(e) May

My sister May (third in the family) was married to John O’Leary on January 1, 1901, and went to live at Sault Ste. Marie, Michigan, where her husband was foreman in a lumber yard. It was a sadder leave-taking in her case, because unlike Sarah, May was going far away. When could she come back again? It weighed heavily on her heart. Three days after her going my 10th birthday occurred. I didn’t even think of it, but she did. She sent me a birthday card. It was doubtless the first piece of mail I ever got in my own name. How thrilled I was! How important I felt! Only later did I come to realize that she was the important one, overflowing with love for the family she was leaving to create one of her own.

Several of May’s children were born at the Soo, four I think; Mary , Carmel , Gladys and Hazel. I saw them when they were small, having worked for my brother-in-law in the lumber yard at the Soo duing one summer vacation. That was in 1909. May and her husband came to my ordination in 1916, but shortly after that moved to Seattle; where three more girls, Dorothy , Madeline , Genevieve , and one boy, Edward, the youngest, were born.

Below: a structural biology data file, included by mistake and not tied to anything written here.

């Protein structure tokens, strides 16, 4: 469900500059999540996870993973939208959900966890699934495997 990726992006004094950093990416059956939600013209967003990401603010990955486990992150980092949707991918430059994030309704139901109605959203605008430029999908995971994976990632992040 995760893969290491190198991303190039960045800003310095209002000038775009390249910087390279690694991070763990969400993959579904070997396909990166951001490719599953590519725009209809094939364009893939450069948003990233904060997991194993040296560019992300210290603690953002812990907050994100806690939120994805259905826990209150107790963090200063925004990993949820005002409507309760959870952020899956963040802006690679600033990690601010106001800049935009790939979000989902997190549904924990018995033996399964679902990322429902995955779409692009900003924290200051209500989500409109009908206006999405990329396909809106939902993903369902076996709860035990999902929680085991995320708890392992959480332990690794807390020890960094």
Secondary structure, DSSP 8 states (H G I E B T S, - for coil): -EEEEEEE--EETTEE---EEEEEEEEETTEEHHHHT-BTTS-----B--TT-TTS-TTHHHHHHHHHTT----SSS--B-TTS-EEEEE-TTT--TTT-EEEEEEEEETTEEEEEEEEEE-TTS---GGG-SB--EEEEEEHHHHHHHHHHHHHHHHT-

In due time all these O’Learys chose life partners and made their homes in various places, with the exception of Gladys who died quite young. Mary and Carmel are now living in California with their husbands in retirement. Mary and her husband Paul Mieseke, have one son, Richard married and living in California. Carmel is married to Les Holmes. Hazel Bodie, May’s widowed daughter, lives with her mother in Seattle. Another daughter, Dorothy Carroll died about 5 years ago not too long after her remarriage. She had been widowed and had a daughter Barbara Miller and two sons Philip and Lawrence Conklin, all living in the Seattle area. Madeline and her husband, Tom O’Connell live in Seattle area also but they are tireless travellers (Tom was a railroader) and they may be seen almost any place in America or abroad. Their son and daughter Tom and Patricia are each happily married in the area and have interesting and smart families. There is in fact a Tom O’Connell III, doubtless a chip of the old block. Pat and her husband, Jim Johnston, have four daughters. Edward O’Leary the youngest and only son, is an Inland Revenue Official. He too lives in Seattle with his wife, Jessie , and their three lively and inventive boys, Mike, Tim and Neil, each on the verge of college or within it already. The only O’Leary remote from her childhood haunts is Genevieve. She lives in a beautiful town house in Washington, D.C. with her husband, Michael Dane, and their daughter, Michelle. Both parents are employees of the federal government. Convinced that travel has high educational value the Danes get on wheels or take to the air on regular long holidays. I have met them at least once at the West coast.